Don’t expect some epiphanic message behind this very bluntly titled post. I’m merely retelling my account of an entirely too annoying battle with this lightbulb fixture:
I am not usually the designated lightbulb changer in our office. Mainly because I am not a fan of ladders. I’m not afraid of heights, I just hold a strong grudge against objects that pretend to be stairs. I’m looking at you Stairmaster SM916!
Do you want to know how many Philips it takes to change a lightbulb? Just 1.
It takes one Philip, a pair of pliers, a divine level of grace and balance, eagle like eyesight and precision, a chiropractor, five sets of said chiropractor’s nimble fingers, and a broom.
Ok boys and girls. Look back to Figure 1 above. Do you see the screwythingydoodle (STD for short) that the lightbulb inserts into? You know how under normal circumstances it’s supposed to stay in a fixed position as you tighten the lightbulb? Well this one failed to understand that concept entirely. Instead, it retreated back up into the hole anytime the slightest amount of pressure was added to it. Kind of like how a child does when you tell it that you are going to steal its nose purely out of the pleasure of terrifying small children. Hence, my need for pliers to hold the STD in place. Except that I couldn’t fit the pliers and the lightbulb in the fixture at the same time. Believe me, I tried for 30 minutes.
Luckily, I was given a five minute intermission as a coworker came to grab me due to my having a visitor. One of my good friends unexpectedly stopped by the office to say hi before leaving Chicago for the weekend. Normally, such a surprise would induce me into a chorus of childish giggles. But as the STD could attest to,this was no normal day. After wishing my friend safe travels, I returned to my work.
I think I spent the next two minutes repeatedly shoving the lightbulb into its designated space hoping that it would suddenly just attach itself. I then decided I would do some investigative work and undo the entire structure in hopes of finding out why I couldn’t accomplish this simple task. Now, turn your eyes back to the figure and notice how the flap of doom!!! holds the external surface in place via the annoying springs. The trick was to unhook the ends of the springs without allowing them to detach from the opposite end. That’s the trick. That doesn’t mean I succeeded. After taking everything off and still failing to screw the lightbulb in, I spent another 15 minutes reattaching everything. I’m highly doubtful that the annoying springs are attached correctly, but I was not and still am not concerned about that. It had been about 55 minutes since I started the task, and our chiropractor Magdaleena decided to come check on me. I explained the struggle, and she decided to give it a go. I helped her to remove the entire structure again, and she used her dextile, majestic chiropractor fingers to reach behind the flap of doom and hold the STD in place as she effortlessly screwed in the lightbulb. “I could have done that too if my fingers weren’t so pudgy from stuffing my face with chipotle five days a week”, I thought. I pretended to be helpful as she reattached everything once again, and I swept up the mess I made. Mission accomplished.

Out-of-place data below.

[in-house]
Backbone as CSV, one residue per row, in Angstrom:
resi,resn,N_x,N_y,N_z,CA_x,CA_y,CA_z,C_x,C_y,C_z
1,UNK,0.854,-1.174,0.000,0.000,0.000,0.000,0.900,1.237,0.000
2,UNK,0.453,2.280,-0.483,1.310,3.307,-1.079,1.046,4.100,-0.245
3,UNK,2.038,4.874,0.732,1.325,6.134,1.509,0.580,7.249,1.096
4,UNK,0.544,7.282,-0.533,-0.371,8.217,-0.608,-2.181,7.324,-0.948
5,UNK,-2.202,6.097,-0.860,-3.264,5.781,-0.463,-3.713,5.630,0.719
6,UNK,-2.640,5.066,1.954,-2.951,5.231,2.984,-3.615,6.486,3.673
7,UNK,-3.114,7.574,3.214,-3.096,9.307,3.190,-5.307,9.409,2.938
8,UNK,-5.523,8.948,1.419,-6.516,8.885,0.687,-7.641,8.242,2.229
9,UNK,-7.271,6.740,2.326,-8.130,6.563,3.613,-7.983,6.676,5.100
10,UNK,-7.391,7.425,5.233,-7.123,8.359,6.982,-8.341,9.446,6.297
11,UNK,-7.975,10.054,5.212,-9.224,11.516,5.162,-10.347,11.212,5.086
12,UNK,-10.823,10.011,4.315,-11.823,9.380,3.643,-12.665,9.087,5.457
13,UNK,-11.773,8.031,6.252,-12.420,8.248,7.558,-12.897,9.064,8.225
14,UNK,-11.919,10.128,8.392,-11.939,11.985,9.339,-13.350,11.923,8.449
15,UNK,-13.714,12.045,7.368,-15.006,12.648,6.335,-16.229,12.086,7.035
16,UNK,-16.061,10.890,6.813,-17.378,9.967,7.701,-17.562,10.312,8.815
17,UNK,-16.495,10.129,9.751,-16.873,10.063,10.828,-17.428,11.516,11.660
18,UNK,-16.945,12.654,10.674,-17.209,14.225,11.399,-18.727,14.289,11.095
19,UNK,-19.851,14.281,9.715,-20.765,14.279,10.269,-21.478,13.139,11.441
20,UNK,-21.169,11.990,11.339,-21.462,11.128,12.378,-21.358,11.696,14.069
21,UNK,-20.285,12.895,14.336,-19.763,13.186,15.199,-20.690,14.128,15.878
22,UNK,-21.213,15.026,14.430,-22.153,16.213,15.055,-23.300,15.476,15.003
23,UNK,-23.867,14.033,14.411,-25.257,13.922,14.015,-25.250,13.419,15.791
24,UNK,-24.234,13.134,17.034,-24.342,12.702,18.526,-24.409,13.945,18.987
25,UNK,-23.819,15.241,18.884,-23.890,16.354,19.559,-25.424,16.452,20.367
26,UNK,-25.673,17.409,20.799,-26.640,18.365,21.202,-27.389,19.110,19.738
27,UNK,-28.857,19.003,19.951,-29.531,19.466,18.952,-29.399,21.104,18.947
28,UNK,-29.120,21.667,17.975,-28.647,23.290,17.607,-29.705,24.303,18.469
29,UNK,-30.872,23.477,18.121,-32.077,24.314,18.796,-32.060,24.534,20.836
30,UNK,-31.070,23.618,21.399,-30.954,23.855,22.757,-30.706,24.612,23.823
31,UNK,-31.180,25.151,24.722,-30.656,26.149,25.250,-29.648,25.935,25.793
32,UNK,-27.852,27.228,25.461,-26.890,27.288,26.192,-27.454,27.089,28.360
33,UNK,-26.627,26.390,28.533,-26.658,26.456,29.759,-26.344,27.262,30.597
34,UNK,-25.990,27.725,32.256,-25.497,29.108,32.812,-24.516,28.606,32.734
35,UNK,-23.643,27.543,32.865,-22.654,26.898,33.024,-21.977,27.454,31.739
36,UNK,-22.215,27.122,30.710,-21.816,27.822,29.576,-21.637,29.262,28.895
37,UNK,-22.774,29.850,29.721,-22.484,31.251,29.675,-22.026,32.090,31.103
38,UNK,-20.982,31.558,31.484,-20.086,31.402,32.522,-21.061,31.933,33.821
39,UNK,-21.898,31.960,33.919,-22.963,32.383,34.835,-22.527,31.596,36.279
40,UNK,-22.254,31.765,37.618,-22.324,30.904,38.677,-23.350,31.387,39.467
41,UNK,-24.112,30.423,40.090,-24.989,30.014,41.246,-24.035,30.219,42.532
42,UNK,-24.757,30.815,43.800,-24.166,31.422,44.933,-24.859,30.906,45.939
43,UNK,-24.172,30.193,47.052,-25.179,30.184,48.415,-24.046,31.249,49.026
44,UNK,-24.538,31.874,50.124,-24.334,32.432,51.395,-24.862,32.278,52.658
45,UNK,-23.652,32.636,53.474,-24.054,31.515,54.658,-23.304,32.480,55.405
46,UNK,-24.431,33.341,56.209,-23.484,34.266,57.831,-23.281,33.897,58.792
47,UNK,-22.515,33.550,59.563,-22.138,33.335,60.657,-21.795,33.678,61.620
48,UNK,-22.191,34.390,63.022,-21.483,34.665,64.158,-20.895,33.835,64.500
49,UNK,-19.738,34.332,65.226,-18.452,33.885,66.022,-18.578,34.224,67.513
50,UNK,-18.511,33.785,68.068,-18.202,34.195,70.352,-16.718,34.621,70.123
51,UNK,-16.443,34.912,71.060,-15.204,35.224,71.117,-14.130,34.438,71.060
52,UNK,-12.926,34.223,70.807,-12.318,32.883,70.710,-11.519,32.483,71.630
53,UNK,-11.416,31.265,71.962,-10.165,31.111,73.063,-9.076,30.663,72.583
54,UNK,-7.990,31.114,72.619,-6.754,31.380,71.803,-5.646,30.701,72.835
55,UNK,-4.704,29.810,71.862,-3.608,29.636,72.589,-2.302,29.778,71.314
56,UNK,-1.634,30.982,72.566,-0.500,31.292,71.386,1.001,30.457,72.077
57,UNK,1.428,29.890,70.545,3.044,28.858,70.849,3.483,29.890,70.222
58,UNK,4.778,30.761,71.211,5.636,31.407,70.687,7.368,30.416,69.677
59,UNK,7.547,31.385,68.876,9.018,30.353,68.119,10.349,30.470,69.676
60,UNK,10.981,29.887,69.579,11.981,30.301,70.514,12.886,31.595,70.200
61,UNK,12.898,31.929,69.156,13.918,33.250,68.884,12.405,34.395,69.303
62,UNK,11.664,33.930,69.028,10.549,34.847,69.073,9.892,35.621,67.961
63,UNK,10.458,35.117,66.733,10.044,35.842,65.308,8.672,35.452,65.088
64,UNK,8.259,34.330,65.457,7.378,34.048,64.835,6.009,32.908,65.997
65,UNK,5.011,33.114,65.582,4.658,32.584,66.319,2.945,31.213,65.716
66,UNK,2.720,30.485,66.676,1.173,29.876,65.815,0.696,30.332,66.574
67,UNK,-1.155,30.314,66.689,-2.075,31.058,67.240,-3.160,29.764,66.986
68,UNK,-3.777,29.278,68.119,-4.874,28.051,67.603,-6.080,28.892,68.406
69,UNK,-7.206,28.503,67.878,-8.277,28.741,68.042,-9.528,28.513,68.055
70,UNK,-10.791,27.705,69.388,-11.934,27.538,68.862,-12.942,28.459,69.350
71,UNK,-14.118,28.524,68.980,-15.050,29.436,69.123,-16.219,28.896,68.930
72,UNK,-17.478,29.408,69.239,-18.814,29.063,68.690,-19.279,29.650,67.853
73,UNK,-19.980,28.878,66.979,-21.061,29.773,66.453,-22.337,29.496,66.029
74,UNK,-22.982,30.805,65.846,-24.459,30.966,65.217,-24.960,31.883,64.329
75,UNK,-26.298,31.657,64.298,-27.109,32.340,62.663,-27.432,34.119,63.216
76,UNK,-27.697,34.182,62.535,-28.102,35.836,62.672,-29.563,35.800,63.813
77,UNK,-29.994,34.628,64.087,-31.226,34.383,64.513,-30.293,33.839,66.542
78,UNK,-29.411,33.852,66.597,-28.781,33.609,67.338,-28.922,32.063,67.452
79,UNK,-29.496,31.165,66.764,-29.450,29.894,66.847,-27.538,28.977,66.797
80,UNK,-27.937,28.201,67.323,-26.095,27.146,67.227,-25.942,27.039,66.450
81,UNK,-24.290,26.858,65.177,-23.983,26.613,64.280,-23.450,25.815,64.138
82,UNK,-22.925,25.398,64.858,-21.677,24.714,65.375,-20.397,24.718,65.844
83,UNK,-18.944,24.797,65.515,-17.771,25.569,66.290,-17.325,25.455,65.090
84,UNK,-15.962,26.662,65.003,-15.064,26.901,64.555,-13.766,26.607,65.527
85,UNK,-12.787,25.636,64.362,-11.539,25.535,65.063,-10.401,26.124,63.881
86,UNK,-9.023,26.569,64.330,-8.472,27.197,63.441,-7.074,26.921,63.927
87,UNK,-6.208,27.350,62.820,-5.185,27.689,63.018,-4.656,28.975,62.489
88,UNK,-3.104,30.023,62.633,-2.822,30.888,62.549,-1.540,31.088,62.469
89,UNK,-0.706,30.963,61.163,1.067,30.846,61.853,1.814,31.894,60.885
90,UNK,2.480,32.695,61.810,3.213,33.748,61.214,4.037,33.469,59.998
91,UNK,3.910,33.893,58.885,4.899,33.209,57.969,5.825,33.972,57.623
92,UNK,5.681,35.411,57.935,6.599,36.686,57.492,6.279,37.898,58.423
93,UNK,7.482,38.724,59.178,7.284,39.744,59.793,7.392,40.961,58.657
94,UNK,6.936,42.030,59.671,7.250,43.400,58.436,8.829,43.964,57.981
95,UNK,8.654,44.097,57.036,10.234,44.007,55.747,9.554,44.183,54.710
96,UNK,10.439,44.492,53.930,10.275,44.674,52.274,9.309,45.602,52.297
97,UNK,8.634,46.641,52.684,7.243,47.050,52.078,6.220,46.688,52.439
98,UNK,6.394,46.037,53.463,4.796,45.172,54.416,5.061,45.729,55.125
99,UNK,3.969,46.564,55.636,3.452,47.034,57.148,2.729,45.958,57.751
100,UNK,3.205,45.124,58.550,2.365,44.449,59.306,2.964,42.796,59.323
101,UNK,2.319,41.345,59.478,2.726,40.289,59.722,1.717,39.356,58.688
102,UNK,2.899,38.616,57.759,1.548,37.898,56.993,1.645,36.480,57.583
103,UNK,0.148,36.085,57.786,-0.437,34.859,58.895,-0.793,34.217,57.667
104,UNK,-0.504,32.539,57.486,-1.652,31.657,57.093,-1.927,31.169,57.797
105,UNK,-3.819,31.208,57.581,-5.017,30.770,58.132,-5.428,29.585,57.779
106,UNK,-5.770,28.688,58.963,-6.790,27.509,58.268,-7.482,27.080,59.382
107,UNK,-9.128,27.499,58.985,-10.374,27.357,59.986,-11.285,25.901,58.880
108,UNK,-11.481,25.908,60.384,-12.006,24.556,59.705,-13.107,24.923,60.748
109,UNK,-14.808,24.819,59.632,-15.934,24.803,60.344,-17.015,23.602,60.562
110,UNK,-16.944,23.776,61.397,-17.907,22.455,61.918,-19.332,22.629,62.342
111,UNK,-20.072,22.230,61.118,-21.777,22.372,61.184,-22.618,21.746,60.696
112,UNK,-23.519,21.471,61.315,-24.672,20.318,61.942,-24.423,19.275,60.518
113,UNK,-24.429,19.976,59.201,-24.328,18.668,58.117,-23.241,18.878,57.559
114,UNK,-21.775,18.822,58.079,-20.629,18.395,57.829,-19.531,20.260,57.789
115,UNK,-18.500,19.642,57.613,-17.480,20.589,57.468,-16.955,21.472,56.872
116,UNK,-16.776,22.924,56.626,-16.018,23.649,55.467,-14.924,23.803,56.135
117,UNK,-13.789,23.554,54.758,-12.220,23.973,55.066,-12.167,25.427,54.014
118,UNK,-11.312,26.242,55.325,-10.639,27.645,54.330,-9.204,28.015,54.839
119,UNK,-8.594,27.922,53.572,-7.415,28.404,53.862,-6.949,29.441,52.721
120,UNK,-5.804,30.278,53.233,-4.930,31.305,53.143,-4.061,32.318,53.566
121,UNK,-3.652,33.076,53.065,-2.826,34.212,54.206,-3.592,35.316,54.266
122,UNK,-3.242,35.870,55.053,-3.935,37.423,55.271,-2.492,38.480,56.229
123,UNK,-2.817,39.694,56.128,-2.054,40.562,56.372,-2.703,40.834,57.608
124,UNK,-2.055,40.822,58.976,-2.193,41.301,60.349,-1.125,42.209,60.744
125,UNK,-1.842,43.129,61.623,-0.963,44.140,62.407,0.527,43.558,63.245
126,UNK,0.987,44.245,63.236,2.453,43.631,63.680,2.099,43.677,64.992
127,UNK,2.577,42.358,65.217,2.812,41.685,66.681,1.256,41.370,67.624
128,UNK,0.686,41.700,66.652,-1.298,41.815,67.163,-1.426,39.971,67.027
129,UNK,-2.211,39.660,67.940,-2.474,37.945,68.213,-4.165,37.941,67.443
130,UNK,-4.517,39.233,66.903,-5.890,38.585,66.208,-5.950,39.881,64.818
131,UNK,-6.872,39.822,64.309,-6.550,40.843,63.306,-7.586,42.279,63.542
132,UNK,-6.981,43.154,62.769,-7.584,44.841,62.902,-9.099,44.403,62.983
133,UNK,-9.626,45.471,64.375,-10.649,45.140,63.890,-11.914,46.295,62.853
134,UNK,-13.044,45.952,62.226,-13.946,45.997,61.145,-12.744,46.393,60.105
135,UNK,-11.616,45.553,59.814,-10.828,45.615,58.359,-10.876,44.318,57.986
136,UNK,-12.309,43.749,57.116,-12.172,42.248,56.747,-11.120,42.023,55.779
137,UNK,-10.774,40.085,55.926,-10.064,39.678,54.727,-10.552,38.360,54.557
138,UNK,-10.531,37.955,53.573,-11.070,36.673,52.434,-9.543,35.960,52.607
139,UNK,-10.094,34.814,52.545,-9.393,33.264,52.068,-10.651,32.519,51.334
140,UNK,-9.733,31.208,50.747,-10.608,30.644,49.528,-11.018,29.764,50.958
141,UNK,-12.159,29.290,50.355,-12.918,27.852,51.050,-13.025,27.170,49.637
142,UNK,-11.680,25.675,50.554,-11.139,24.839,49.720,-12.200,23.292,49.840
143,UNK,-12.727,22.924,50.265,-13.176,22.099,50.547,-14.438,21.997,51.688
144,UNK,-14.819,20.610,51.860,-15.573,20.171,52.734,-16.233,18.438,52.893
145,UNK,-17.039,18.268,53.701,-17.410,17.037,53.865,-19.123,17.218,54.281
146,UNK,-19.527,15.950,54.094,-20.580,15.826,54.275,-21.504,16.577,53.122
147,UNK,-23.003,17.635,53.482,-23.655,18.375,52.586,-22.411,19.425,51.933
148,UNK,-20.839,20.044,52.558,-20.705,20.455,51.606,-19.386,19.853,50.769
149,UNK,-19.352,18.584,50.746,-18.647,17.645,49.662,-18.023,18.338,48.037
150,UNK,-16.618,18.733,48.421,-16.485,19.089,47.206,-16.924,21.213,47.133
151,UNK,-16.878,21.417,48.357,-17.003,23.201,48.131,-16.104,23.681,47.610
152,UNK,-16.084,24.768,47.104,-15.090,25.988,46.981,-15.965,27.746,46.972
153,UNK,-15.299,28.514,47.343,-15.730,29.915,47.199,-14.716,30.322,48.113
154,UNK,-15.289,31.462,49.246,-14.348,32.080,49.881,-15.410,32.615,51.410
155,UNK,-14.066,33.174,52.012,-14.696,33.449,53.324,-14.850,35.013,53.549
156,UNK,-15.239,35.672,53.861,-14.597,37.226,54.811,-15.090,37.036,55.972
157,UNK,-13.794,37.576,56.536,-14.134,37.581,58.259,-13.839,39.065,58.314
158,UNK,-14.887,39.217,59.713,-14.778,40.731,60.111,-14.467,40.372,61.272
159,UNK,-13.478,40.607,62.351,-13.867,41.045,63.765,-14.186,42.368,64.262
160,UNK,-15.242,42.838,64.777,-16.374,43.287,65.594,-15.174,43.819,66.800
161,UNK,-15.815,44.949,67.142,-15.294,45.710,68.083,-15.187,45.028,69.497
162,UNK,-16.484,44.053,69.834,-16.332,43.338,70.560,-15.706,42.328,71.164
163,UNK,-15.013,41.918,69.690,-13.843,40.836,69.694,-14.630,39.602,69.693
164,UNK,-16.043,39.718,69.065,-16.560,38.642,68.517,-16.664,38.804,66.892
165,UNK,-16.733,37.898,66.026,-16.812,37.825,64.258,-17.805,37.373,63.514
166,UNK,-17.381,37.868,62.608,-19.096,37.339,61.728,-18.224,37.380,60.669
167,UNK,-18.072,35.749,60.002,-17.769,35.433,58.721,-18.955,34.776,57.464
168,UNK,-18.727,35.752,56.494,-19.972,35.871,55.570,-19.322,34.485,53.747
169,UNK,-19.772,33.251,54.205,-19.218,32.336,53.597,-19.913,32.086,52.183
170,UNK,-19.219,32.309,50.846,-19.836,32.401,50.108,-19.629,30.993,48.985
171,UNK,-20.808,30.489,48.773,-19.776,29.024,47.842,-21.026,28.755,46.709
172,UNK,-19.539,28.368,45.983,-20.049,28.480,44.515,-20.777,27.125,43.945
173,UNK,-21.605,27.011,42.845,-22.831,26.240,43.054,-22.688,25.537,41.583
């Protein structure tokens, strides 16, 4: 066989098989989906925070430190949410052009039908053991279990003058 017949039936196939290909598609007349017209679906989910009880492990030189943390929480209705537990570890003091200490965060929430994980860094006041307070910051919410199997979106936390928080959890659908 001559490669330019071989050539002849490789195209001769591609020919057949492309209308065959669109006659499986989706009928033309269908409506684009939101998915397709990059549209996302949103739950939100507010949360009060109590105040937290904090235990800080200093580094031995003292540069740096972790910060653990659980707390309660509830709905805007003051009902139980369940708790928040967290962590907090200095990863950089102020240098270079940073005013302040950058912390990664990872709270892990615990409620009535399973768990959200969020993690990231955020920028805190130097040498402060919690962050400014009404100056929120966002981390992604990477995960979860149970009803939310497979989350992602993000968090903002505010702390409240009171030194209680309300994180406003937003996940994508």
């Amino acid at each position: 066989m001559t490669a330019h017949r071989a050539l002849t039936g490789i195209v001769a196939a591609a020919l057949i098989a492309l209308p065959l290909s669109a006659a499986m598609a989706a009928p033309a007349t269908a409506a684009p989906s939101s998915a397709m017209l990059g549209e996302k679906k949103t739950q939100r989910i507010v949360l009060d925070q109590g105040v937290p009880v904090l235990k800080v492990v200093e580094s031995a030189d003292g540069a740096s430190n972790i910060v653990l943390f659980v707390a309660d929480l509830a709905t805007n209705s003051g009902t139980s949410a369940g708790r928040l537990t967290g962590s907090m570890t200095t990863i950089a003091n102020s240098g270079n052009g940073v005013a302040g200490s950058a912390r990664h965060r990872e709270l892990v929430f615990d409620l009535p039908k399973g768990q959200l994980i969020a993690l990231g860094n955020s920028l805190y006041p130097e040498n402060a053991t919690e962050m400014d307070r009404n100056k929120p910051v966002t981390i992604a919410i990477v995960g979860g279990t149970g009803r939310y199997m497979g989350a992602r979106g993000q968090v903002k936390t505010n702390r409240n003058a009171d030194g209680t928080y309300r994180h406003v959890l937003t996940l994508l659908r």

Moral of the story: this is why I am the chiropractic assistant, and she is the boss.